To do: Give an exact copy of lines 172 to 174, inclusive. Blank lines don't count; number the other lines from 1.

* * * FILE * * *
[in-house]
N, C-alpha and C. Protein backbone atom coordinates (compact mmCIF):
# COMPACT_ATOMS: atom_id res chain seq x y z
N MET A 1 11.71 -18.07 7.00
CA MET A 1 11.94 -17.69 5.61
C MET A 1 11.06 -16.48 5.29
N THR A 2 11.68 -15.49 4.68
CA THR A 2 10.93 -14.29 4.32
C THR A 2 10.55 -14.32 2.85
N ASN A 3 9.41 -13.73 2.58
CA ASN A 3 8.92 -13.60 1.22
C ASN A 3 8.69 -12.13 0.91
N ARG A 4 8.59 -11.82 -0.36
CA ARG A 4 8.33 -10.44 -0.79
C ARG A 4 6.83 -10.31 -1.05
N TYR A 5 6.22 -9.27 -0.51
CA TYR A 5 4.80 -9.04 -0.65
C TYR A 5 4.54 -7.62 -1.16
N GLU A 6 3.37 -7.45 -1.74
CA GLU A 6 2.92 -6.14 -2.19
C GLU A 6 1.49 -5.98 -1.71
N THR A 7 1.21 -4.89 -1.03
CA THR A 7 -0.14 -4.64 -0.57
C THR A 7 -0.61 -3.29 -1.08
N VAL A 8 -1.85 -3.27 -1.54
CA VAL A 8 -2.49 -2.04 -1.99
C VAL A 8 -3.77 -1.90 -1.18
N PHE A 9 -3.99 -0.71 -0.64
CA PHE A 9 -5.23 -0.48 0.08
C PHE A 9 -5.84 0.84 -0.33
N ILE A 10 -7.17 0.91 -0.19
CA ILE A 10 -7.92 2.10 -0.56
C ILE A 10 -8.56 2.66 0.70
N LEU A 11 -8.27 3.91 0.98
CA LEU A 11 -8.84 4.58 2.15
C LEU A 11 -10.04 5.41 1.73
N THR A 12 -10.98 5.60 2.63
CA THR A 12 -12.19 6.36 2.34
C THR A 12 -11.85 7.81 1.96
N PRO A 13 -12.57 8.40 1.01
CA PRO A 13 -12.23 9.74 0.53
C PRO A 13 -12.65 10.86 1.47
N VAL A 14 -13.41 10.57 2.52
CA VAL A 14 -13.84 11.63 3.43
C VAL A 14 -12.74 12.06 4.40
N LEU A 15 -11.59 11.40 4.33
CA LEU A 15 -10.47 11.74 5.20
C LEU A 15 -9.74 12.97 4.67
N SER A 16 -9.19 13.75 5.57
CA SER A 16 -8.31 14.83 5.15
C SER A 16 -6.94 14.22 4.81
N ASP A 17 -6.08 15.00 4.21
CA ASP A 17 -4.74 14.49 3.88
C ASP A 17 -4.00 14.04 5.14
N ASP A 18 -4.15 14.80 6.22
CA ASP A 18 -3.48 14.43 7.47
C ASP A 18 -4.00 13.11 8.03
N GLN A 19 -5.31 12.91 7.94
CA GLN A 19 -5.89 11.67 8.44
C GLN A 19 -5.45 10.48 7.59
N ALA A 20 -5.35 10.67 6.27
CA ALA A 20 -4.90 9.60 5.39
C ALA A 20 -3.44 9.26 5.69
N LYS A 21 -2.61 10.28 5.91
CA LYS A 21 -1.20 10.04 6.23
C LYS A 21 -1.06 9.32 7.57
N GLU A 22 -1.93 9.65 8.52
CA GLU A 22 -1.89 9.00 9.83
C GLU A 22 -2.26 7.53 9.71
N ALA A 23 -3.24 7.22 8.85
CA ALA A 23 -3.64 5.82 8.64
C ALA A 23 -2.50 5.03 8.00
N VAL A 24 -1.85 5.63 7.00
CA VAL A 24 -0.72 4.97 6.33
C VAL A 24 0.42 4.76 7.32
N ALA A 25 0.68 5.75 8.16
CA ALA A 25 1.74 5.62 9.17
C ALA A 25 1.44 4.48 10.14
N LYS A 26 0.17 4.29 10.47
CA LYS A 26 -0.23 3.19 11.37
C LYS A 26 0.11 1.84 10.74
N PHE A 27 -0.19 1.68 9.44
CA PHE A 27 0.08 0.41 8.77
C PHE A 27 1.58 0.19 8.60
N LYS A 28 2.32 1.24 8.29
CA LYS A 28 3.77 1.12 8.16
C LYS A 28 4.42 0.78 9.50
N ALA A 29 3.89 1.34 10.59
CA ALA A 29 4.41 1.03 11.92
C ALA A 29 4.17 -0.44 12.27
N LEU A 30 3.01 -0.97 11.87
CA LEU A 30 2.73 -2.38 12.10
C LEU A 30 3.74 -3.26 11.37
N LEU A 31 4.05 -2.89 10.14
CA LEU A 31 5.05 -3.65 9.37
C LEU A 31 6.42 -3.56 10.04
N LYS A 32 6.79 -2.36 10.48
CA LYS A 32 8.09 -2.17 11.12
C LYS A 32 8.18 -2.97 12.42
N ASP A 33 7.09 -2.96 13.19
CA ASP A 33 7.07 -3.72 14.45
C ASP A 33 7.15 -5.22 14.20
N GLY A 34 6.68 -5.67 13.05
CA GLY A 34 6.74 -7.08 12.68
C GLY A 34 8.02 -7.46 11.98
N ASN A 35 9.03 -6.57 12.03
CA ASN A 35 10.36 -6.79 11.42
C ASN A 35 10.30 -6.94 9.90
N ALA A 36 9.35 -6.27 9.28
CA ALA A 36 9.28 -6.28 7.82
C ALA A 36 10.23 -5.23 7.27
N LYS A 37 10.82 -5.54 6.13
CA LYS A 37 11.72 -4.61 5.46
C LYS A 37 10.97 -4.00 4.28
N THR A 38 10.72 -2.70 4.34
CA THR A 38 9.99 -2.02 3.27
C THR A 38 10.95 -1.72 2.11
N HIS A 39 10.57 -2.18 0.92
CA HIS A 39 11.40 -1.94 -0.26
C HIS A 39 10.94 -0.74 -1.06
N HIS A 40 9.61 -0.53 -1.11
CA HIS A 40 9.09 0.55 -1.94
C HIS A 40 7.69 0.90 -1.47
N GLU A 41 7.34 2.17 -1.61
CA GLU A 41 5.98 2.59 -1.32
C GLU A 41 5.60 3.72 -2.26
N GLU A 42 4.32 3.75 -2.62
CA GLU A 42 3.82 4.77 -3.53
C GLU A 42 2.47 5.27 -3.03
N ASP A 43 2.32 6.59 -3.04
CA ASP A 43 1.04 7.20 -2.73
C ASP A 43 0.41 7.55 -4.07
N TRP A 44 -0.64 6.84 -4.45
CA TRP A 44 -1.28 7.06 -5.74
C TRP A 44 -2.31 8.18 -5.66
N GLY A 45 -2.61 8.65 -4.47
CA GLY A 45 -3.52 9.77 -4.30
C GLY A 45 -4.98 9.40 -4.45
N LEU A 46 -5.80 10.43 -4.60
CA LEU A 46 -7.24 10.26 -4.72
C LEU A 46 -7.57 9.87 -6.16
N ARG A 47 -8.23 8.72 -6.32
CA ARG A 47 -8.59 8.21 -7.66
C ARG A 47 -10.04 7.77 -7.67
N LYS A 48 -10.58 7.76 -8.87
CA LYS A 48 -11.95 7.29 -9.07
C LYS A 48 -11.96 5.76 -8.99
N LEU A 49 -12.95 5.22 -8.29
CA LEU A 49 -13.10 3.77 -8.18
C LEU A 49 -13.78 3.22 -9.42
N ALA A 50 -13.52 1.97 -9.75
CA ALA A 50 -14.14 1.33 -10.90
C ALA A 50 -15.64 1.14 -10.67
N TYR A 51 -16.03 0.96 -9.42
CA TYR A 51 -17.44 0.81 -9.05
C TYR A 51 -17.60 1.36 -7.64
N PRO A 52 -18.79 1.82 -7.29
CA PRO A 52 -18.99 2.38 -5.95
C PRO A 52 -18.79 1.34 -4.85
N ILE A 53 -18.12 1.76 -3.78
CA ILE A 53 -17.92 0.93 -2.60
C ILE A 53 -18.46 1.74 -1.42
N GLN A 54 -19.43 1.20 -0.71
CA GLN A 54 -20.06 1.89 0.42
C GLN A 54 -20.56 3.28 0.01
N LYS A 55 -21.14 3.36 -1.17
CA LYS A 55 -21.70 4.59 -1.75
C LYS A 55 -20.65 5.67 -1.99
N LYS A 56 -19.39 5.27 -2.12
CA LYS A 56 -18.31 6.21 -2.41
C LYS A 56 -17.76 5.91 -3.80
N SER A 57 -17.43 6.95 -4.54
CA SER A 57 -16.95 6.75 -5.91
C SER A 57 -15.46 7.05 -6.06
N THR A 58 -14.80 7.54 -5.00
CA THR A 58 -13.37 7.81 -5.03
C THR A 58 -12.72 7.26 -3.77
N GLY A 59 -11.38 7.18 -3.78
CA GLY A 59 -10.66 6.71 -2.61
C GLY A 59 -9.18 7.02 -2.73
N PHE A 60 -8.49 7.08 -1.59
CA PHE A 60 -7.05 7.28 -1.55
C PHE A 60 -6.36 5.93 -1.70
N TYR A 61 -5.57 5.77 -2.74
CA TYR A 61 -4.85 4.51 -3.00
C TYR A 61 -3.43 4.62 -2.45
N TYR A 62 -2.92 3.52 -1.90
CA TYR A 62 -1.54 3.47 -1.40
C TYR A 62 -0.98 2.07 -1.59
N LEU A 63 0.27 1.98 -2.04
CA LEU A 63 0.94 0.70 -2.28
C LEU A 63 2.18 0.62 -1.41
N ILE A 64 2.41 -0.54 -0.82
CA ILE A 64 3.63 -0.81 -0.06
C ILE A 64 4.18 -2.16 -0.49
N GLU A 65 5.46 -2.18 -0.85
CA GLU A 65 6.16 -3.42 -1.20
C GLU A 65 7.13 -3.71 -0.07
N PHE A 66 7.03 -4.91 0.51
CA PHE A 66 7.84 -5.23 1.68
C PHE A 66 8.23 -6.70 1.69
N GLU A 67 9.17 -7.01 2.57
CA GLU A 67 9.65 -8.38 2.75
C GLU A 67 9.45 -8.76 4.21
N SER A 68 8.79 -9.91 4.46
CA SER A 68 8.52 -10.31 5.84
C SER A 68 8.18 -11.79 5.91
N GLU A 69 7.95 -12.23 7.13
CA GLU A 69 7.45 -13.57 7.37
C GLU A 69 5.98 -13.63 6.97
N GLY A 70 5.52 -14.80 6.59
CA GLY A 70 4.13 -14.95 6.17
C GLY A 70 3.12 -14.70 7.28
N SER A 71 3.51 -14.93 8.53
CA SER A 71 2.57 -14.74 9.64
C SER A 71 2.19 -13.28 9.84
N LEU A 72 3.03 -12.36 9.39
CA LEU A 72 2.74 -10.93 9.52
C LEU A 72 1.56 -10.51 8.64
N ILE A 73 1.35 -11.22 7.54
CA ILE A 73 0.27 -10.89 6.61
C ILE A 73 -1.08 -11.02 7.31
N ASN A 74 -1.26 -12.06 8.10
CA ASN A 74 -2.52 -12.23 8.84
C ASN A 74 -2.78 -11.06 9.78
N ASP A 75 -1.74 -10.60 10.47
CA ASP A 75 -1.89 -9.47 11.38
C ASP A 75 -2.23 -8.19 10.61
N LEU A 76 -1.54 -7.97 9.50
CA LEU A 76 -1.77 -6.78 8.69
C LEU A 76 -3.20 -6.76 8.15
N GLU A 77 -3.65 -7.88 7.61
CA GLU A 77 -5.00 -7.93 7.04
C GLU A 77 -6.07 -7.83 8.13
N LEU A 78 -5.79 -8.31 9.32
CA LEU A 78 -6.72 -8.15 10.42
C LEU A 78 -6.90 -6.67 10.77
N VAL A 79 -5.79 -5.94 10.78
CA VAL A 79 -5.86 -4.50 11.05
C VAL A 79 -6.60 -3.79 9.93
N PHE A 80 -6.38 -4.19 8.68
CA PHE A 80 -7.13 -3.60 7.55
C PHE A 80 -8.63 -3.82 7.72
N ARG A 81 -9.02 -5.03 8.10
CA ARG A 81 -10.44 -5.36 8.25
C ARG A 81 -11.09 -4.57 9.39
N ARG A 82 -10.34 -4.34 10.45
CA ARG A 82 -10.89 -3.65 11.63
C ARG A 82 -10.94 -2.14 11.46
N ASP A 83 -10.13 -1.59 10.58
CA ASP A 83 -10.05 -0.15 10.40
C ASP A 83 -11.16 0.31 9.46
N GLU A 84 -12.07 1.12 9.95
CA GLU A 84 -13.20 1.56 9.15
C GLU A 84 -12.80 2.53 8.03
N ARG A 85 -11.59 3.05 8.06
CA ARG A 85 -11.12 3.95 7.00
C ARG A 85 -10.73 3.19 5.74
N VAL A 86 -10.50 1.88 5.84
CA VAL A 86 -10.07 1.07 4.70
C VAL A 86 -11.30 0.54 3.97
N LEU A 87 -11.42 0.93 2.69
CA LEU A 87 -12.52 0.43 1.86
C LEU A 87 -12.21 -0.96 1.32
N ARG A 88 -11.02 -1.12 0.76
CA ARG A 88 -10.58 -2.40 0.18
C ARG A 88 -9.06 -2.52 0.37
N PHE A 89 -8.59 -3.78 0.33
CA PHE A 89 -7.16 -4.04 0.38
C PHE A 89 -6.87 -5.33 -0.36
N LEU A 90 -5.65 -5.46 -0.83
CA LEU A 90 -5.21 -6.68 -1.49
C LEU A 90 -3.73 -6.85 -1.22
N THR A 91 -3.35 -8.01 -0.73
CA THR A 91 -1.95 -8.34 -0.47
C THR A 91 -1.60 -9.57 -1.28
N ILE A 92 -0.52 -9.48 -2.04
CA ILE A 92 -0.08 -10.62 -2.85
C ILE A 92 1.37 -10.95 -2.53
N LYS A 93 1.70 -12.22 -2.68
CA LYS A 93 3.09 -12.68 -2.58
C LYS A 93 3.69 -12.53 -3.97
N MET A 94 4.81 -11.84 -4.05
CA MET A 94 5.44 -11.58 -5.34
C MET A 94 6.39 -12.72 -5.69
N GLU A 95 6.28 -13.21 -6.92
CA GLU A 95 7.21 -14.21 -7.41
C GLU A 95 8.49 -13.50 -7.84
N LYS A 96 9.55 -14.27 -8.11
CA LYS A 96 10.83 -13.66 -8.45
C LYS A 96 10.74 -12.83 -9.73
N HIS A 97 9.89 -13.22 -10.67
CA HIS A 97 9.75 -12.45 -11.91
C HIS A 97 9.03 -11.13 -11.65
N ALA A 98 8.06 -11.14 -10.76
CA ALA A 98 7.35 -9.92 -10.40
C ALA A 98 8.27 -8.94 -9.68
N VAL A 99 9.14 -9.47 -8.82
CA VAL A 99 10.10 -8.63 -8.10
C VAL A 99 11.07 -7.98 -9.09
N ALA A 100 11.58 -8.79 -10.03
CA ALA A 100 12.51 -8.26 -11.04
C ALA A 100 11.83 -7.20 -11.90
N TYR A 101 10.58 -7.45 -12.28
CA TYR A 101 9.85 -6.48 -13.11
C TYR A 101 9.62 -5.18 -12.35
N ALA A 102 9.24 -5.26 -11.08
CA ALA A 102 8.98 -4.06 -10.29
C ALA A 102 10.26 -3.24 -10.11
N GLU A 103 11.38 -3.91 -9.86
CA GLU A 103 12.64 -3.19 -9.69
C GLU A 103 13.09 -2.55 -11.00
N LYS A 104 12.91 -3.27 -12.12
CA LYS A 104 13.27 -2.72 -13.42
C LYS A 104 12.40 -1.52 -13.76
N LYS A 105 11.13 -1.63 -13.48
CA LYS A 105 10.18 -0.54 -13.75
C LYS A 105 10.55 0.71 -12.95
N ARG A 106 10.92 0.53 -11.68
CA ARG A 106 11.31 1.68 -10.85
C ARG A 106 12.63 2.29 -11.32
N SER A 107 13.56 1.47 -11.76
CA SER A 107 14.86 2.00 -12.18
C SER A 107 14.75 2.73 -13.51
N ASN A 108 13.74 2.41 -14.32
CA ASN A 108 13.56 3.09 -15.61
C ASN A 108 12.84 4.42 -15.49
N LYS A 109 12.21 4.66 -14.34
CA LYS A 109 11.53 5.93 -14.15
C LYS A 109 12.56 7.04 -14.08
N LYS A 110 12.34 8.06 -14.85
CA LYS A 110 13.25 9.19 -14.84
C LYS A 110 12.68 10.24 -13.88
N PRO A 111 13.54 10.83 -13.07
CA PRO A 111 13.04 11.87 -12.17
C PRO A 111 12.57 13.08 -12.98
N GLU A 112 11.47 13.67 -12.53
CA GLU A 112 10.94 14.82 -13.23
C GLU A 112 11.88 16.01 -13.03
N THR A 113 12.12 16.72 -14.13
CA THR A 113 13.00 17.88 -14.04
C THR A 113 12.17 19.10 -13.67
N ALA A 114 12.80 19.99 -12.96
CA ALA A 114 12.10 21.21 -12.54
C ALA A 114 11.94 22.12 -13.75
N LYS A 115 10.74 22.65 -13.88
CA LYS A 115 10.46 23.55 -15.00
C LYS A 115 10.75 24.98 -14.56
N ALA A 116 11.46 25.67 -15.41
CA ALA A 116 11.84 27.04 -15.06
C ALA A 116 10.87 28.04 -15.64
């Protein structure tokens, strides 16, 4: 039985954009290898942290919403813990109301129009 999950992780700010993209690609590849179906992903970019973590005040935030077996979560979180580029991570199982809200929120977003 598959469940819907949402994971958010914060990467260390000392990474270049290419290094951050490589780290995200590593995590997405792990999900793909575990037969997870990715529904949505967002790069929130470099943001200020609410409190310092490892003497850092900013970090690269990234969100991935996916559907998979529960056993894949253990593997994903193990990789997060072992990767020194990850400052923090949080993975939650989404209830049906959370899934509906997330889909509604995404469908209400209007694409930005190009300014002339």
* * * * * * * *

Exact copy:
N SER A 57 -17.43 6.95 -4.54
CA SER A 57 -16.95 6.75 -5.91
C SER A 57 -15.46 7.05 -6.06